The knight finds a fetchland so things are looking ok, but the fetchland finds nothing so I'm stuck with just 1 land and a noble hierarch. Next turn Lian plays another bant charm on my knight and I have no chance to get back in the game.
Game 3 I have a strong start with a noble heirarch followed by a quasali pridemage and a bolt on his heirarch. Bloodbraid elf into knight and Lian is looking really far behind. He casts aven mindcensor and then paths the knight. I find no basic land in the top 4 cards and he doesn't block with the mindcensor. He attacks with his mincensor and I attack him again with the bloodbraid and qasali and he casts another mindcensor which I bolt so my creatures can get through unhindered. Post combat I'm thinking “phew, got rid of that mindcensor – now I can search my whole deck” so I play a fetchland, crack it and pick up my deck. Immediately about 3 different people say wait! And I realise that even though I did kill a mindcensor, there is another one in play. It even attacked me last turn... I feel like such a dumbass while I receive my second warning (editor: me again) when the first round hasn't even finished. Anyway, I topdeck a baneslayer and the lands to cast it and even though Lian manages to engineered explosives for 2 to get rid of my tarmogoyf and a temporal isolation on his war monk, he doesn't have an answer to baneslayer so I end up winning the round. A lucky escape from a terribly played round, but another warning for anything means a game loss so I have to wake up. I buy a can of coke and go and find my round 2 opponent.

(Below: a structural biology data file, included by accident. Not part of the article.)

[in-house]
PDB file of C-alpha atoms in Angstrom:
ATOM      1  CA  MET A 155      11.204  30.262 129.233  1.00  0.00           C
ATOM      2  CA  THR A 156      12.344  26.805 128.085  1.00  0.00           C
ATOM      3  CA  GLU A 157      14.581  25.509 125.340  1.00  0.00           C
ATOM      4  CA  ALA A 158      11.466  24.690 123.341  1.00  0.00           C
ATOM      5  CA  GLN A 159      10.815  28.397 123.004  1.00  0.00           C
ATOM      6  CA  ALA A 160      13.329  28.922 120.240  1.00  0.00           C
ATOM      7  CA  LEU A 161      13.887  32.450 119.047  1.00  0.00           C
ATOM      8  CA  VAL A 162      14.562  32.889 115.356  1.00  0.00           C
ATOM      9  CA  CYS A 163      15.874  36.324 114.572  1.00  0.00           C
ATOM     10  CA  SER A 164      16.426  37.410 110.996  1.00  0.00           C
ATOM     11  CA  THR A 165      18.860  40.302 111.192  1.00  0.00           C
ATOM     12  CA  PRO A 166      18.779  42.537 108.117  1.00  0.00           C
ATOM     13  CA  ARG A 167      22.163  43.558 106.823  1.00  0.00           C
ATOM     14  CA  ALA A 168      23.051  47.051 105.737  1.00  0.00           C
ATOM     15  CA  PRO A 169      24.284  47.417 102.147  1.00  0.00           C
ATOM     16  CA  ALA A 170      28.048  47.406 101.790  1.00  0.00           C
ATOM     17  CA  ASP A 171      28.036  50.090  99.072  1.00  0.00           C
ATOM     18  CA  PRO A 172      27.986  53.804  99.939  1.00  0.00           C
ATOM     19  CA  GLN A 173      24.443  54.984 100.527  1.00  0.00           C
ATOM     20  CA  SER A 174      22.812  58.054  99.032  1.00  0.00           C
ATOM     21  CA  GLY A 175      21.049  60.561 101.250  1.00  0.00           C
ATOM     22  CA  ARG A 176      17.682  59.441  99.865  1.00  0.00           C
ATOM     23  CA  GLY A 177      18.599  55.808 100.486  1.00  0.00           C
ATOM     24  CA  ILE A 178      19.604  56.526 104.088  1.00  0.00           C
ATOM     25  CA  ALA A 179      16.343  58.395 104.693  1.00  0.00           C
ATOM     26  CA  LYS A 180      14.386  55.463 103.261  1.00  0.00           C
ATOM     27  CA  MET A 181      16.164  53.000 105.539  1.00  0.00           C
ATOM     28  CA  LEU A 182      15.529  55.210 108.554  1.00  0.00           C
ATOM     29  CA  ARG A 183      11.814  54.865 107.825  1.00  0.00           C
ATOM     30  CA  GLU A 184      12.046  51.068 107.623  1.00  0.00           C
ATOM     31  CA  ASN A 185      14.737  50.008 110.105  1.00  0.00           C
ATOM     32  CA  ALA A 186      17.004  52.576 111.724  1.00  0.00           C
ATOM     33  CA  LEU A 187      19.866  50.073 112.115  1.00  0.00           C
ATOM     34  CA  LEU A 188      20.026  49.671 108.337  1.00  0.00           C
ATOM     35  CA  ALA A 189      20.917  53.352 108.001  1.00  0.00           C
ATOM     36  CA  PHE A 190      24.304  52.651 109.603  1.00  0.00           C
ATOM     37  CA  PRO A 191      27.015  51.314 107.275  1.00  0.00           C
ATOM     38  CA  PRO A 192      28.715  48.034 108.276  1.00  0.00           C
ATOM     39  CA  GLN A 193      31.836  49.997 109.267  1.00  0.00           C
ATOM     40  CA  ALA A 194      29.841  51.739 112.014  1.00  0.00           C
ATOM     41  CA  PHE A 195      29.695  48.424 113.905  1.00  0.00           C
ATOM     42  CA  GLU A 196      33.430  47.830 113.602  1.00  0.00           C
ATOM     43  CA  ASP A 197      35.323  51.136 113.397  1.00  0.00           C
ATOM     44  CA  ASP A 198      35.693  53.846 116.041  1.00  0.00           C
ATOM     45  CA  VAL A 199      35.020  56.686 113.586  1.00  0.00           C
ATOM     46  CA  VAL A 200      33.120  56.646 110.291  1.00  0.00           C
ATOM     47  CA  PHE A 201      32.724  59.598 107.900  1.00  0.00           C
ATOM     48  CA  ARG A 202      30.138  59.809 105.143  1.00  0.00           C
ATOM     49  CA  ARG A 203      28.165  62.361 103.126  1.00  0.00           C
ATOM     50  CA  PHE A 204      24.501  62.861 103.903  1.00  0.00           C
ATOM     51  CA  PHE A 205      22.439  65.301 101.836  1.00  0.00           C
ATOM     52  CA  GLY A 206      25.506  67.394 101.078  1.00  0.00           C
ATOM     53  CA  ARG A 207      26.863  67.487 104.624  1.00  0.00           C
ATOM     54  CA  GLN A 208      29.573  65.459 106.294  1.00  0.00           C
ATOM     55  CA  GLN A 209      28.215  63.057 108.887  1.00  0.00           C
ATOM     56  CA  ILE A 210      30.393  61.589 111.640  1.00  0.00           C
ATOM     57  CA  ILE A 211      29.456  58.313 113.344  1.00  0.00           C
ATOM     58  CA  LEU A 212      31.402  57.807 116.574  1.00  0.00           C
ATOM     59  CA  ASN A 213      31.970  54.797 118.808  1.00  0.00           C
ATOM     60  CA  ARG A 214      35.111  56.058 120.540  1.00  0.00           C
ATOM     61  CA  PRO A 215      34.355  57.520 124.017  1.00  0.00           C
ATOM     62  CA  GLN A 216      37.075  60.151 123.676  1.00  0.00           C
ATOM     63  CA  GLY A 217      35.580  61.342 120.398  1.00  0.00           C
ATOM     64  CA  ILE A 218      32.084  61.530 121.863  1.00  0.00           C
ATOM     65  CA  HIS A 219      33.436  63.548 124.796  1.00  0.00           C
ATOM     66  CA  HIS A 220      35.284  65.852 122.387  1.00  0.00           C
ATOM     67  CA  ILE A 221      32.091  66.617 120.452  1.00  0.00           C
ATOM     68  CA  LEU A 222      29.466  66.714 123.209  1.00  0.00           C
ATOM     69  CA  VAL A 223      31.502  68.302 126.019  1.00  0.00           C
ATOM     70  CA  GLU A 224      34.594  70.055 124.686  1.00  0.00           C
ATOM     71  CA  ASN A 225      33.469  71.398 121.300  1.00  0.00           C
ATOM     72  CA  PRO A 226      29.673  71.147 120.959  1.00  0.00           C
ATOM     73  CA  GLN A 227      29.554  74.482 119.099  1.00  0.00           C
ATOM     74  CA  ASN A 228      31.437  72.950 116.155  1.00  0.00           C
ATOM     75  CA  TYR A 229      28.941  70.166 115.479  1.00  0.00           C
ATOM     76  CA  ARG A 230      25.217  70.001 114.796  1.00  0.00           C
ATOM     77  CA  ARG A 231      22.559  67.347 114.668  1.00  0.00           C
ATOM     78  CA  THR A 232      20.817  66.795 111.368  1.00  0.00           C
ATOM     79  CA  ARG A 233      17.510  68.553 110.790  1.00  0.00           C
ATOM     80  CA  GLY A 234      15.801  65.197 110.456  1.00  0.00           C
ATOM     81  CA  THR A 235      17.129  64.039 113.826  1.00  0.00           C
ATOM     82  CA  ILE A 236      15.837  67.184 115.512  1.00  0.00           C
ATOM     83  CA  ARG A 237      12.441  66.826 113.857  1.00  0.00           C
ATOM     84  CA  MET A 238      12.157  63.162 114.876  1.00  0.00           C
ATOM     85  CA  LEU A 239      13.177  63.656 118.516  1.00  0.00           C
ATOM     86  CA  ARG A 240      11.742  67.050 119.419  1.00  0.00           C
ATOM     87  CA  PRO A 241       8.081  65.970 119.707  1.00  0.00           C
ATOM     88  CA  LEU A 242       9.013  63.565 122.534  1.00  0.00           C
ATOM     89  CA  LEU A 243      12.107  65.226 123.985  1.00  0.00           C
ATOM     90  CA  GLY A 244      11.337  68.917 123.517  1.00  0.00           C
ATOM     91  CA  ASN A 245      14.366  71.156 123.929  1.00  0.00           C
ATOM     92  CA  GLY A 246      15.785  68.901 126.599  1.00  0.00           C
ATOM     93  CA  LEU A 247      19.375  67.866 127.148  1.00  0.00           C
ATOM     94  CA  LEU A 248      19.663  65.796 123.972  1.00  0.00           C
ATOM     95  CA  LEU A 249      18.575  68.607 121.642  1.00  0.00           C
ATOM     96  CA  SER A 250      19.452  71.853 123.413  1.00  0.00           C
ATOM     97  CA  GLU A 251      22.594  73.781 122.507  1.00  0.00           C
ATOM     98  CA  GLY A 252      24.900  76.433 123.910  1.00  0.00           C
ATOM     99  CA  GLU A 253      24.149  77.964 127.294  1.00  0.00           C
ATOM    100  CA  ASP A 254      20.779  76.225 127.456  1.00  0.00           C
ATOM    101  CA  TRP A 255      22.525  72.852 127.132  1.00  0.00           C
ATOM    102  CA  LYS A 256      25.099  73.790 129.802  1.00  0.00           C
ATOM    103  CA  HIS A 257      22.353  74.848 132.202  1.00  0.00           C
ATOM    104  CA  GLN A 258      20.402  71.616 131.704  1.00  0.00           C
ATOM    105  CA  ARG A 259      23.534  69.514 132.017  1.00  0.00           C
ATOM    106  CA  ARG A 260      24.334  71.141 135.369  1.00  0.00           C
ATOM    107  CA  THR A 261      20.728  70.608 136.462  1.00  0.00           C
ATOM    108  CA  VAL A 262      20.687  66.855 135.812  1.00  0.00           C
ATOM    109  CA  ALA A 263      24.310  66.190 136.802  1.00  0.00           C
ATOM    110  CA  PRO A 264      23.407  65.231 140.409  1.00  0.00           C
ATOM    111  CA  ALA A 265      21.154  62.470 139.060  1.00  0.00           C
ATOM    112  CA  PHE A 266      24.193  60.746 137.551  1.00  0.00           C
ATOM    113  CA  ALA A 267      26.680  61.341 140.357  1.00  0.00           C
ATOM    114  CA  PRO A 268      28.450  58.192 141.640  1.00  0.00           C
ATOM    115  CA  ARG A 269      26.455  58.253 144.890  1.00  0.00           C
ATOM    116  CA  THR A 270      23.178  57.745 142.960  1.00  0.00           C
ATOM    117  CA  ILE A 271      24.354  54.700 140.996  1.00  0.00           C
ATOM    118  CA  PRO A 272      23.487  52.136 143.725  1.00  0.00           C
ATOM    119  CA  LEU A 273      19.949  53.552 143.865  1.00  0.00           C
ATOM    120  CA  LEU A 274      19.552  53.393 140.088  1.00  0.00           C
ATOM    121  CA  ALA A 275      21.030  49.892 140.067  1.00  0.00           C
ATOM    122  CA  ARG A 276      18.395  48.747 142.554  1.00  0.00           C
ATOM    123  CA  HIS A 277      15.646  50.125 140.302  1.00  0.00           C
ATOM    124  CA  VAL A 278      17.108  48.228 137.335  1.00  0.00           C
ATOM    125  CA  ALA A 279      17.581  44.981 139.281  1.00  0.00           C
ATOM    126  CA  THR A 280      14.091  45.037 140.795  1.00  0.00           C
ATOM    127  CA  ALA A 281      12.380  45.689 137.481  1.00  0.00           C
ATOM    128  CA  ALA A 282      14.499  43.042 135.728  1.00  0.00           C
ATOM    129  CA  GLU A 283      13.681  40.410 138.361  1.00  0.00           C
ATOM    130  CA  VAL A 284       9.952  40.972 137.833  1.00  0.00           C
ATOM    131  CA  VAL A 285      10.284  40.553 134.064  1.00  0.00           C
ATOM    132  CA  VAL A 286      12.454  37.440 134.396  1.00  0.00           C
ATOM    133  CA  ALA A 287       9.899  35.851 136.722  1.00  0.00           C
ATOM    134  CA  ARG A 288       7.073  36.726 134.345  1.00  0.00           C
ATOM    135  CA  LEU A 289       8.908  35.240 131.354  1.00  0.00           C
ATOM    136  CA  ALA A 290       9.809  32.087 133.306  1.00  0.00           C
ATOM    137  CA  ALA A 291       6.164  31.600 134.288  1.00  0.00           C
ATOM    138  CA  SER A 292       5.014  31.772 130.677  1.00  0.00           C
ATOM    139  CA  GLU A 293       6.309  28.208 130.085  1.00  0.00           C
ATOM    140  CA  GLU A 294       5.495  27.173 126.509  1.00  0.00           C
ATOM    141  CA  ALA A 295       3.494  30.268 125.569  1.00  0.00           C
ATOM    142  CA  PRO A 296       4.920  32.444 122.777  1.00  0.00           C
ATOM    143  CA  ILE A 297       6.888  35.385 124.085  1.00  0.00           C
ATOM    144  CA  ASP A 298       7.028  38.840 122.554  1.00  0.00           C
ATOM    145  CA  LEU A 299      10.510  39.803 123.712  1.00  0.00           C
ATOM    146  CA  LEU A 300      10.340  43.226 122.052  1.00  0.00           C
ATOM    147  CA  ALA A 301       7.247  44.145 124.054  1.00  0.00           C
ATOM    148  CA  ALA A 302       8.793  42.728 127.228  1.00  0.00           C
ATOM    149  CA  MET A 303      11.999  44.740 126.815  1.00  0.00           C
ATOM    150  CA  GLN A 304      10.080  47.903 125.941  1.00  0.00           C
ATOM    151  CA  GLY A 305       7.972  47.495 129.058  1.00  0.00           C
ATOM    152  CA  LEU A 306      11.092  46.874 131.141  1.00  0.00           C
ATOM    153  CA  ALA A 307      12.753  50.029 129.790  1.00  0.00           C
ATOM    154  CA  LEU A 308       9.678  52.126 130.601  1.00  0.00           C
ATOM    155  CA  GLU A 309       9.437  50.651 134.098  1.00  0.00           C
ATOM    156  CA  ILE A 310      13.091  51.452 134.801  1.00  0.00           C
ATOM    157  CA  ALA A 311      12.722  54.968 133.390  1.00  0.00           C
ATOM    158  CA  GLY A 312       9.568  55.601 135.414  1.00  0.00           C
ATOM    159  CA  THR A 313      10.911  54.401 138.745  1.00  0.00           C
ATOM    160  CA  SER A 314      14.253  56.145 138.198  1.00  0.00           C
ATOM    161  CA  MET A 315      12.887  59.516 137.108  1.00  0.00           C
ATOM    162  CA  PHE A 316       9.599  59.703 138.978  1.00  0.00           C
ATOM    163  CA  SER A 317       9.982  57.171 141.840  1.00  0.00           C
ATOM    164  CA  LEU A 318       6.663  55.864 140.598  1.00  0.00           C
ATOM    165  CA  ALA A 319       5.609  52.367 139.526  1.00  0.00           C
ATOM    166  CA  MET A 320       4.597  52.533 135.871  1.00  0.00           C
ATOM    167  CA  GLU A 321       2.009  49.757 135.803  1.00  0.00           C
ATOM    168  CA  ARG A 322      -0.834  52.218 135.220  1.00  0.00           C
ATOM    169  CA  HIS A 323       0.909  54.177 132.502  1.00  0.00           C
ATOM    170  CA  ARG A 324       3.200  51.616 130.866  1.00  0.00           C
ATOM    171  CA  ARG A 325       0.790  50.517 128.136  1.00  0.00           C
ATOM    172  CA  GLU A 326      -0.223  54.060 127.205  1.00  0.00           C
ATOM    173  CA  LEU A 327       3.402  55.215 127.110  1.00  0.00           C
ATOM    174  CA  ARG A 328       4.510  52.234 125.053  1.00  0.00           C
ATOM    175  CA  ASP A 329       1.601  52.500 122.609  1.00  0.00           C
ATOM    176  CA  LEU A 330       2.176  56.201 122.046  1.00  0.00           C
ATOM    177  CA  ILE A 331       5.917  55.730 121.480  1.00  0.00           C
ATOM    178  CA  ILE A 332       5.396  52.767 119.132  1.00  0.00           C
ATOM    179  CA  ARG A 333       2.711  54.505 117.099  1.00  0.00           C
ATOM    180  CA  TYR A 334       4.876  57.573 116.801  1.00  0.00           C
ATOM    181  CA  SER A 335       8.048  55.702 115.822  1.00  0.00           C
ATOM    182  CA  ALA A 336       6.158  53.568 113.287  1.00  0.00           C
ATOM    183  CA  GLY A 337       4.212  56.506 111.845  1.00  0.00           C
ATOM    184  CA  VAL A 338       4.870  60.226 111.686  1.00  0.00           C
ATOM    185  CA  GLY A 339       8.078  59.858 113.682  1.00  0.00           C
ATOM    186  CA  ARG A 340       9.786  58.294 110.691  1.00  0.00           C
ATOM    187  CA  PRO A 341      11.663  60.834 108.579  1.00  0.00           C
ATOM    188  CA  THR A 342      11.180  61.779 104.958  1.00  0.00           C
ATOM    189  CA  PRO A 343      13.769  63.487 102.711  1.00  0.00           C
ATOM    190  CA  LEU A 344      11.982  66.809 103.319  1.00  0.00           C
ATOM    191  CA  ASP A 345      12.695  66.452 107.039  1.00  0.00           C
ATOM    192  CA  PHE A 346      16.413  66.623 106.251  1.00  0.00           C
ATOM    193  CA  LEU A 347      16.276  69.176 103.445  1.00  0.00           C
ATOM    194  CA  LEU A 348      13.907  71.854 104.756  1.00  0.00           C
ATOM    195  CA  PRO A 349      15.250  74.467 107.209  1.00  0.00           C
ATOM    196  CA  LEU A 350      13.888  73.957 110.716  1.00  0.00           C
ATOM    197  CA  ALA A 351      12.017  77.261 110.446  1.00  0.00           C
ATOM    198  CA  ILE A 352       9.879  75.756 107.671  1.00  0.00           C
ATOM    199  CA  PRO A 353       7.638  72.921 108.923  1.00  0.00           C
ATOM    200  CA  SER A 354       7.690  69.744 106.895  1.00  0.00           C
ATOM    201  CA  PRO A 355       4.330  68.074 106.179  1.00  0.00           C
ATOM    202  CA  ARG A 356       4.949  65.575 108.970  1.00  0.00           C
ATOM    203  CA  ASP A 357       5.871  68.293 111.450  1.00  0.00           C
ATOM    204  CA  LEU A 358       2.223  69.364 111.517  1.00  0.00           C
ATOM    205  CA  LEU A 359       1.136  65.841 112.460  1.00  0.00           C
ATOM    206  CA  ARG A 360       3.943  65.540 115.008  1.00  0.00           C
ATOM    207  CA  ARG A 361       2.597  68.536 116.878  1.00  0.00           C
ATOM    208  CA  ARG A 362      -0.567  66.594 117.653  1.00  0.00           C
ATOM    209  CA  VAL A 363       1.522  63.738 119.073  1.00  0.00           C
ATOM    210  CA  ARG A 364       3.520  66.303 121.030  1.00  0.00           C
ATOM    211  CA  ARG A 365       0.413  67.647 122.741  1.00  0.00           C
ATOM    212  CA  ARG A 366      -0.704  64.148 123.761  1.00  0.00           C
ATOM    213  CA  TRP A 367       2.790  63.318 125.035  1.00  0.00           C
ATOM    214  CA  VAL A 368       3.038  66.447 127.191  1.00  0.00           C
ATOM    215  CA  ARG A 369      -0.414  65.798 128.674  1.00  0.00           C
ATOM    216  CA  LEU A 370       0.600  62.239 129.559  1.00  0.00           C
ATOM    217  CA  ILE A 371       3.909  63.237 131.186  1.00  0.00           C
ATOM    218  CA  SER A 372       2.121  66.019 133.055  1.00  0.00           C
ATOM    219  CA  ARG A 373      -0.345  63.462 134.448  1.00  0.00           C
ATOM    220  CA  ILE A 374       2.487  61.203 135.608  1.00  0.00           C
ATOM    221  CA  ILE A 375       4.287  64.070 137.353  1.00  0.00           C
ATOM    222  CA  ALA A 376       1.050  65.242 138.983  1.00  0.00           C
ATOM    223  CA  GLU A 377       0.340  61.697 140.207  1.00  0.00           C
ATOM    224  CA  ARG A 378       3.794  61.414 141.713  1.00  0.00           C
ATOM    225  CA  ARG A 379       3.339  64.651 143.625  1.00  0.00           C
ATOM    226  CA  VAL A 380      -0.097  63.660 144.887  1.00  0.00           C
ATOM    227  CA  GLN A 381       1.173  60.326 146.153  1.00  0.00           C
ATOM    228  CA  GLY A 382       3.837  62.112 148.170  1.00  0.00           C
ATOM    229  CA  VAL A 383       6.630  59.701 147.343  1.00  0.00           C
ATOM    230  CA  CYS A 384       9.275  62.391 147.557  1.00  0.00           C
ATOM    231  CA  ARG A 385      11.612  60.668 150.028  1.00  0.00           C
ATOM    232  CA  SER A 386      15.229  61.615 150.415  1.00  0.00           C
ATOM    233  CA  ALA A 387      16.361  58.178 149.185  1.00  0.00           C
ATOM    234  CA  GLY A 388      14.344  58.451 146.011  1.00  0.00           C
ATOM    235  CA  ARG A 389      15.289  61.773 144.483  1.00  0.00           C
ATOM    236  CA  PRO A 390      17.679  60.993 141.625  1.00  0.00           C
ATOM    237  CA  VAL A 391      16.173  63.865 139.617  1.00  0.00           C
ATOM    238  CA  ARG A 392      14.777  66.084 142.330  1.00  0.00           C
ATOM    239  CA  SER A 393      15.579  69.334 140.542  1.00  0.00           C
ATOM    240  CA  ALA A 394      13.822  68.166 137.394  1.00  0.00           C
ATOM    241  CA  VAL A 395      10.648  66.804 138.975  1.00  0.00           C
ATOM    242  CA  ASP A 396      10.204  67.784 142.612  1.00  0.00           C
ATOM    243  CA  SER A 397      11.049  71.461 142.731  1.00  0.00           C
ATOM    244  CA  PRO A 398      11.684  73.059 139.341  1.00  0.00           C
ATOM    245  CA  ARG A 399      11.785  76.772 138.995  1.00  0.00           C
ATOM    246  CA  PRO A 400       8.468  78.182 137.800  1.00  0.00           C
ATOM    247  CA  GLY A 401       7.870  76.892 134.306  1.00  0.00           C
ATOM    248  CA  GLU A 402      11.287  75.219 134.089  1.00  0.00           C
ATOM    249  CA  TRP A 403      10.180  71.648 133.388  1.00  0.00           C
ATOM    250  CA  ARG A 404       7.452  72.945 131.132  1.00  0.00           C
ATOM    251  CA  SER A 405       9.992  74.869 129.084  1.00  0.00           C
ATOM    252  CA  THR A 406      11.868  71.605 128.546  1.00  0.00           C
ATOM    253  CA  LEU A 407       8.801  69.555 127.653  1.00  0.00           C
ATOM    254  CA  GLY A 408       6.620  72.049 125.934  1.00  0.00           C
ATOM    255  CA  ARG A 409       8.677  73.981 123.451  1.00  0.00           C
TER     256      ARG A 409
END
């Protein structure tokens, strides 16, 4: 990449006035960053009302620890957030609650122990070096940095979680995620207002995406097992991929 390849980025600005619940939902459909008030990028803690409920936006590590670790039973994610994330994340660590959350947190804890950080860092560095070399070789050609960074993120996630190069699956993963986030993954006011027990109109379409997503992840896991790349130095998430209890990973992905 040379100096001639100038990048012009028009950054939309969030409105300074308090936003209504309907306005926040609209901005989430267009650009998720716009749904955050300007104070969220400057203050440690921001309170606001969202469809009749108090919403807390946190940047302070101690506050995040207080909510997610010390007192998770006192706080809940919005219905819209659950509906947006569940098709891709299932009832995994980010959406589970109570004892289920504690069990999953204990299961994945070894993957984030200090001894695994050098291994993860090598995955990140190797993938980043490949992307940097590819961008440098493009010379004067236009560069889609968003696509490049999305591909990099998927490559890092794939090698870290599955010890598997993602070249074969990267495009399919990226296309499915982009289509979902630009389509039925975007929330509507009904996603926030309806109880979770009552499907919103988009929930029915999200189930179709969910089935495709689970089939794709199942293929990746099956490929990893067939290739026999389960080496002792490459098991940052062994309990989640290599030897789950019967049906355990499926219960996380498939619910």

1-0 (2-1)

Round 2: Stuart with Naya Burn

Last season I saw Stuart playing a version of naya zoo with giant growth and brute force. He won all the zoo mirrors because his creatures were constantly winning fights, but he lost to the control decks because pump spells are really bad when your opponent has removal and mana open...
I win the die roll, mulligan a no-land 7 into a double noble heirarch, tarmogoyf , blood moon, 2 land hand, which is pretty sweet against zoo I think. I start with fetching a basic forest and casting a heirarch. When he opens on a stomping ground into kird ape I am pretty stoked about mooning him out of the game, but take the time to ask him if he's playing the pump spell version he played last year. His response indicates that he's not, even if he tried to hide it and keep me guessing.
I get the turn 2 moon and I say “I hope your hand is dead”. It's decidedly not – he plays double kird ape and attacks for 1. The next turn he bolts my goyf and plays keldon marauders – it's like my moon has done nothing to his mana since every spell in his hand is mono-red. I draw only lands for the rest of the game and lose in very short order.
I side in baneslayers and a path for the moons, but game 2 is similarly fast as my life total does not last very long against my fetchlands, his keldon marauders and burn spells.

1-1 (2-3)

Round 3: Scapeshift